Thursday, December 18, 2008

#7 I’ve gone and done it now…

I got myself hitched. He’s a real cutie. His name is Lempira. He’s about six weeks old, I’m guessing. He’s got a few fleas and a swollen belly likely full of round worms and, don’t worry, Dad, he’s a kitten…No…a real kitten. He’ll go to Brenda, one of the students at the school, when I leave in March. I am just trying to see him back to health and vigor, which includes keeping him away from homicidal toddlers.

It isn’t uncommon in India, Bangladesh, and many impoverished places, for younger children to attend school with their older siblings. The only difference here is that many of the older siblings show little to no interest in their toddler hermanitos. We don’t have volunteers or space for these guys but we aren’t about to turn them away from a reliable source of nutrition.

But I think we need to draw the line when the toddlers bring along their small, starving, dirty, flea-ridden kittens to play with. This was the second cat I had to watch be tormented by a homicidal toddler in the last two days. Homicidal seems a strong word for a three year old, doesn’t it? But this three year old was hurling the kitten to the ground with all the force he could muster, then picking it back up while it was still stunned and doing it again.

And, yes, this was while I was trying to teach geometry.

I know that I have limitations. I am one woman and cannot single handedly wipe out endemic poverty and its woes. But I could do something in this situation.

So I took the kitten away from the three year old. To him it was a cute ball of fur with no more rights or feelings than most people attribute to, say, a three year old. There isn’t any reasoning or explaining that can change a very limited mind. So, I stopped teaching geometry and took the role of the responsible adult…and ten minutes after I took it away, he seemed to have forgotten it completely and had started playing with a plastic bag over his head (which I also took away despite the urge to let nature run its course.)

The kitten stayed, quite happily, in a box on the table in the corner of the room. Anyone who approached it was threatened with no milk or lunch if they so much as touched the box. The kitten curled up and went to sleep. He awoke when I brought in a little of the milk mixture we give the kids, which I diluted with water and he gobbled down hungrily, then crawled onto my hand and fell asleep again.

It was the kitten version of a kidnap victim’s response. Food! Sleep!

So, I made up my mind that he wasn’t going back to the toddler. This child comes from the poorest family. They don’t have enough food for themselves. This little guy wouldn’t last but another two incredibly miserable weeks at the very most. After lunch I convinced the oldest child in the family (she’s six) that it was sick (and showed her the distended belly to prove it) and that there was no way they could care for it, so she gifted the kitten to Brenda, another girl of about ten or eleven. This I found acceptable, as Brenda seems in good health and, even better, sane mind. As I was leaving, Brenda ran up to me with the kitten and asked me to have it.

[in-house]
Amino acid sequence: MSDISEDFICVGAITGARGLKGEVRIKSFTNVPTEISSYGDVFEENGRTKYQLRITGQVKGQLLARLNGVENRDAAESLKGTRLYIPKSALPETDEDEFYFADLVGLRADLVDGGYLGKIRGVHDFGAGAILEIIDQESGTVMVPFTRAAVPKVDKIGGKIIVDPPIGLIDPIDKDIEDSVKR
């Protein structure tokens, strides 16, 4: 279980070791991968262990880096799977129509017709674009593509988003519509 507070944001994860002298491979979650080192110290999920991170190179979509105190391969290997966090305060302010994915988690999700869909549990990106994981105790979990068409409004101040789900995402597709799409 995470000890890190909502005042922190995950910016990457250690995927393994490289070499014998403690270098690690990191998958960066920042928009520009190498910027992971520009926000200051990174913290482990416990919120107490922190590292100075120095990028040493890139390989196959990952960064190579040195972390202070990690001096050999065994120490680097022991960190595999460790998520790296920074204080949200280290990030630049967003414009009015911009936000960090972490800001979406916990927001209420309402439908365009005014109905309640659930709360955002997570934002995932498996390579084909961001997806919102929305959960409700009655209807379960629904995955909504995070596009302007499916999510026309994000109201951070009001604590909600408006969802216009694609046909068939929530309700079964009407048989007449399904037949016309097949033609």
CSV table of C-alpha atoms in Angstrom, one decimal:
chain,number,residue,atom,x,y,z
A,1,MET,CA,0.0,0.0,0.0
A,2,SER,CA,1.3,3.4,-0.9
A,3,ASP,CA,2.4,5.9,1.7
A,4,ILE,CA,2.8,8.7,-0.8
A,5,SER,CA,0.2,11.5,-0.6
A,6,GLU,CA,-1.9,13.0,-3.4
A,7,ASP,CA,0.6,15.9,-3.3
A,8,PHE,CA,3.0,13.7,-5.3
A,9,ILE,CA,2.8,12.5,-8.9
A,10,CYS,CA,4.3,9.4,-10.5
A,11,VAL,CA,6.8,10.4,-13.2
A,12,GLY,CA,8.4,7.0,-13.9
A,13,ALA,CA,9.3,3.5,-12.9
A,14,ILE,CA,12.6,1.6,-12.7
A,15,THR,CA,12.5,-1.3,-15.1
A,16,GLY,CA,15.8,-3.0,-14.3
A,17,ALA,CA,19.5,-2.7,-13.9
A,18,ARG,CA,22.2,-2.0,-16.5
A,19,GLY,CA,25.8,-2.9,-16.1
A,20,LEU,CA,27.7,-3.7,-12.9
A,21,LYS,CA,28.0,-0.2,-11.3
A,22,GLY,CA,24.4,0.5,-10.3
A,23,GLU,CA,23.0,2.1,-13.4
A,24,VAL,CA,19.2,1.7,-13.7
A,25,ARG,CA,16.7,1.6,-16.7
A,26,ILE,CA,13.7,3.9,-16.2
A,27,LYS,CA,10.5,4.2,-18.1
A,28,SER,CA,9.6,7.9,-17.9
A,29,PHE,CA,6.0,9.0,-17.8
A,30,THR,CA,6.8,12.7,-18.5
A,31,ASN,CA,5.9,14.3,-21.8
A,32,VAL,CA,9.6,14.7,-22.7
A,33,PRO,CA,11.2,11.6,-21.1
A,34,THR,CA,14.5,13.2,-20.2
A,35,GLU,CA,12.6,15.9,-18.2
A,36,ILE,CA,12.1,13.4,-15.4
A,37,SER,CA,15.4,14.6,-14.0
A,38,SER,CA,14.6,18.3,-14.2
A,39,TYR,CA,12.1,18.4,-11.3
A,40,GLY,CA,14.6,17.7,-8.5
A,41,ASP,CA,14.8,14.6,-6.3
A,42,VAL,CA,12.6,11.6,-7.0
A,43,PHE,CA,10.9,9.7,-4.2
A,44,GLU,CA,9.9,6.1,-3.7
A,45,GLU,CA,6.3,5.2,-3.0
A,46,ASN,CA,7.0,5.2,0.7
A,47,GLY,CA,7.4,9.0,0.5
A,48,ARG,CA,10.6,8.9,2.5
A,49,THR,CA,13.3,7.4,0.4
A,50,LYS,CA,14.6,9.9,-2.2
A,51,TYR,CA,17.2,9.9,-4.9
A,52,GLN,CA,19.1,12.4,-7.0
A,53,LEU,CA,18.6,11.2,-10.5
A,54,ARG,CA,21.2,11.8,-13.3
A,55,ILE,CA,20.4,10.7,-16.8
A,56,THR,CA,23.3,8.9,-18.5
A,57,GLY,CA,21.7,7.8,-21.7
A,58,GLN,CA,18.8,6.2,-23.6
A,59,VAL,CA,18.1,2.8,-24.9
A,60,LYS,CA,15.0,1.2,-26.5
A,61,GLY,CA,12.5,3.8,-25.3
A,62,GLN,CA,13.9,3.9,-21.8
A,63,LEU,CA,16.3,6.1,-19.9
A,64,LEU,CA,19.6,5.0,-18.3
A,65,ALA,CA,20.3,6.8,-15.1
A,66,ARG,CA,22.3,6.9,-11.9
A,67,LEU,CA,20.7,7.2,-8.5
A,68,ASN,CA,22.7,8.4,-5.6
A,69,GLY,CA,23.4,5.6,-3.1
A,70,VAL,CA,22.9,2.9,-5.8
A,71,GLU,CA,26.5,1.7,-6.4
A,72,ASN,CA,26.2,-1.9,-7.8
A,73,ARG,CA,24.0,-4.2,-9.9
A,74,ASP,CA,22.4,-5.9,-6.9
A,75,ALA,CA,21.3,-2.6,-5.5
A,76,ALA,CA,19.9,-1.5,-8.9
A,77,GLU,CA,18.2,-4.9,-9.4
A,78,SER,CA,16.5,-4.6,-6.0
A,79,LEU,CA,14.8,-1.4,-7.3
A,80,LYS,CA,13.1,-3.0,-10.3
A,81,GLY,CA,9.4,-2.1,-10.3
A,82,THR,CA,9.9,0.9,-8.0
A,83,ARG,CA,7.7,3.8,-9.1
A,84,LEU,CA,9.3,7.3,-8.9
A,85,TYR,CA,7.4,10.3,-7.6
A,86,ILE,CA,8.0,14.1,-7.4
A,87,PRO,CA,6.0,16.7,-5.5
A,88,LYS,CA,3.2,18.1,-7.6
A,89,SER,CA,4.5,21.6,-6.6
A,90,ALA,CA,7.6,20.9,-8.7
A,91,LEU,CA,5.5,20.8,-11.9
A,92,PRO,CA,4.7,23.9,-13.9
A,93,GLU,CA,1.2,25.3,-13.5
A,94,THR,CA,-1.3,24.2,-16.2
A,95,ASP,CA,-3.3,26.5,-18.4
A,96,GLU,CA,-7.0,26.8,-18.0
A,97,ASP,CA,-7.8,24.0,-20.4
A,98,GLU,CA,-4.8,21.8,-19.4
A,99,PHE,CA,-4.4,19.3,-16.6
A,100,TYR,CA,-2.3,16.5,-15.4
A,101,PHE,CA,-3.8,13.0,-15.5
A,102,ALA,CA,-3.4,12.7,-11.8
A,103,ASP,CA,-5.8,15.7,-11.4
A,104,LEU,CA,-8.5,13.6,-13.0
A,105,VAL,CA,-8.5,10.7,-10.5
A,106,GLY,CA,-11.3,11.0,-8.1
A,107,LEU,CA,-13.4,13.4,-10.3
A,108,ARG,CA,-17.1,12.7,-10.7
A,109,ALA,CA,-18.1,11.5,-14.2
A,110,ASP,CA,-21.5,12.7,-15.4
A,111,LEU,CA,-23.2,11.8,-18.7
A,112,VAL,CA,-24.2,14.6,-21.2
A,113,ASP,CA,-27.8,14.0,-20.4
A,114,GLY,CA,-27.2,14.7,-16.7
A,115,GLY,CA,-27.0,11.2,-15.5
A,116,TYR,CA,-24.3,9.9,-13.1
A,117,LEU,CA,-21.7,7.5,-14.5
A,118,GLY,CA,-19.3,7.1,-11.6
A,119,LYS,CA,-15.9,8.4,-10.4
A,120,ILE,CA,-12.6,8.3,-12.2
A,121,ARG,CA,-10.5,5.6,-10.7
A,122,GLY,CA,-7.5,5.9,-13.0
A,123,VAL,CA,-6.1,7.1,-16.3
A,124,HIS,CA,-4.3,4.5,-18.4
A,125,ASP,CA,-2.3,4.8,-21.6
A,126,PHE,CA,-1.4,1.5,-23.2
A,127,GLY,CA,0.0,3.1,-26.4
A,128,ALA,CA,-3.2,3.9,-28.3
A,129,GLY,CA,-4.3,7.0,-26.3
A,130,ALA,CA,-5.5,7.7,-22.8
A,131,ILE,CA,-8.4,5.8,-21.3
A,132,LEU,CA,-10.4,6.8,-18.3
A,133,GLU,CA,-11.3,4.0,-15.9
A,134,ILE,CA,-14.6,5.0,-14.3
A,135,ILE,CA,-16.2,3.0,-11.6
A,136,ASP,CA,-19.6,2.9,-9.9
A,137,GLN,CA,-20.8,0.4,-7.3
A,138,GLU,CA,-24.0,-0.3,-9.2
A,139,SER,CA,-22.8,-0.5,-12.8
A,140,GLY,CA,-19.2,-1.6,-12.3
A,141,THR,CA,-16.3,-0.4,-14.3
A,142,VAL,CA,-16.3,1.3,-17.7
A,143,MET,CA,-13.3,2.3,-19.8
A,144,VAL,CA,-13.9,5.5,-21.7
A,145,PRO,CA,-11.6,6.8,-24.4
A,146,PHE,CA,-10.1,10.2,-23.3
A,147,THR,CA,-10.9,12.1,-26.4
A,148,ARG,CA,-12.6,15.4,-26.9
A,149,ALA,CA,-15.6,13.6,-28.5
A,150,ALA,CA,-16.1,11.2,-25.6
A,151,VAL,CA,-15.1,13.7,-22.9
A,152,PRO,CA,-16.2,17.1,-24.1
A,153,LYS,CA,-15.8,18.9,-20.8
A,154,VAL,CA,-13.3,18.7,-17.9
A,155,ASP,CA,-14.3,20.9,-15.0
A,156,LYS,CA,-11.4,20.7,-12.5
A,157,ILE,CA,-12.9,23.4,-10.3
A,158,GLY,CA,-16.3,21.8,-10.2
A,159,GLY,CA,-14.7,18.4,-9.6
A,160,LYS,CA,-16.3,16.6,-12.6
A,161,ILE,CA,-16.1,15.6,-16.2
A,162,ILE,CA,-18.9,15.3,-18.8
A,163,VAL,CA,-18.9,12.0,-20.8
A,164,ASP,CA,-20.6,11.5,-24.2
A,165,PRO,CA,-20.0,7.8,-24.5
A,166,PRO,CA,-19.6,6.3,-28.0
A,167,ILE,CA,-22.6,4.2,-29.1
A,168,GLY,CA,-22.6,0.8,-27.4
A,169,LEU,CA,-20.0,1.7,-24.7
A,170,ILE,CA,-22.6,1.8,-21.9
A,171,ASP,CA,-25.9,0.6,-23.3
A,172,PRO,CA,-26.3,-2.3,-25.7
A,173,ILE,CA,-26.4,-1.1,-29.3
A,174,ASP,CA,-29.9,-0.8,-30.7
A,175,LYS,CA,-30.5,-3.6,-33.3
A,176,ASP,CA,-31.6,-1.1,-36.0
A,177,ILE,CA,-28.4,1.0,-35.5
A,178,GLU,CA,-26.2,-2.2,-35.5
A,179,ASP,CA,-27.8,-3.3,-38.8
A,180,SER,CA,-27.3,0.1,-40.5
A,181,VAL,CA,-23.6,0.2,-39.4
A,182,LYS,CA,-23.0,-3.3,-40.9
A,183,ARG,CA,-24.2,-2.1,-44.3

It is amazing how when you have nothing, it causes you to see value in nothing…or everything. The toddler’s sister couldn’t care less about the cat. It would likely die anyway. There would always be another amongst the limitless hungry, unsprayed and unneutered population. Brenda valued what the cat needed, that I could provide it, and what caring for the cat might mean to me. She and I had bonded over her great work in Geometry, and she wanted to show me how much I mean to her. I asked Brenda if she could take it when I have to go back to the US, by which time it will be bigger and healthier and won’t need so much constant care, and she said yes.

Crap. No more excuses. And how could I say no to those green eyes?

So, feeling a little bit like the Wicked Witch with Toto in the bike’s basket, Lempira and I came home to Ceiba. Together we learned online that he is indeed likely a he (it’s hard to tell at this age,) that he is likely about 6 weeks old (his baby teeth are almost all in but he is too small to be a full two months,) that most likely his belly is swollen due to roundworms (for which I am trying to find a treatment here,) and how we would go about litter box training, etc. At the store we found Kitten Chow, some yummy treats, Ivory Dish Soap, Combs, and a large plastic tray with sunflowers that will be serving as the litter box. Cats here are always outdoor cats. David says they just pee everywhere and hates them, but I am determined to succeed with the plastic tray and the fine silt that I collected at the side of the road.

Lempira has now eaten his fill (which took two platefuls of Kitten Chow.) He has had a bath (which he did not enjoy but which seems to have killed most of his fleas) and lots of cuddle time to warm back up from said bath. He has explored the room with gusto and discovered a feisty enemy in the form of my backpack. I can see that his fur and gait have already begun to improve a bit just from a bath and the sense of safety. I am laying on my bed, and he has curled up in the crook of my neck (he wants constant contact) and gone to sleep purring.

At least I will have succeeded in positively touching one life here…

1 comment:

  1. I am so glad that you have stepped in. This is a great opportunity to teach the that ALL life is precious (well, mostly - Darwinism was at work with the plastic bag). You may not have gotten through to the original toddler or sibling, but I think that seeing this little kitten grow big and strong will offer these children an insight into how they, too, have value in the world.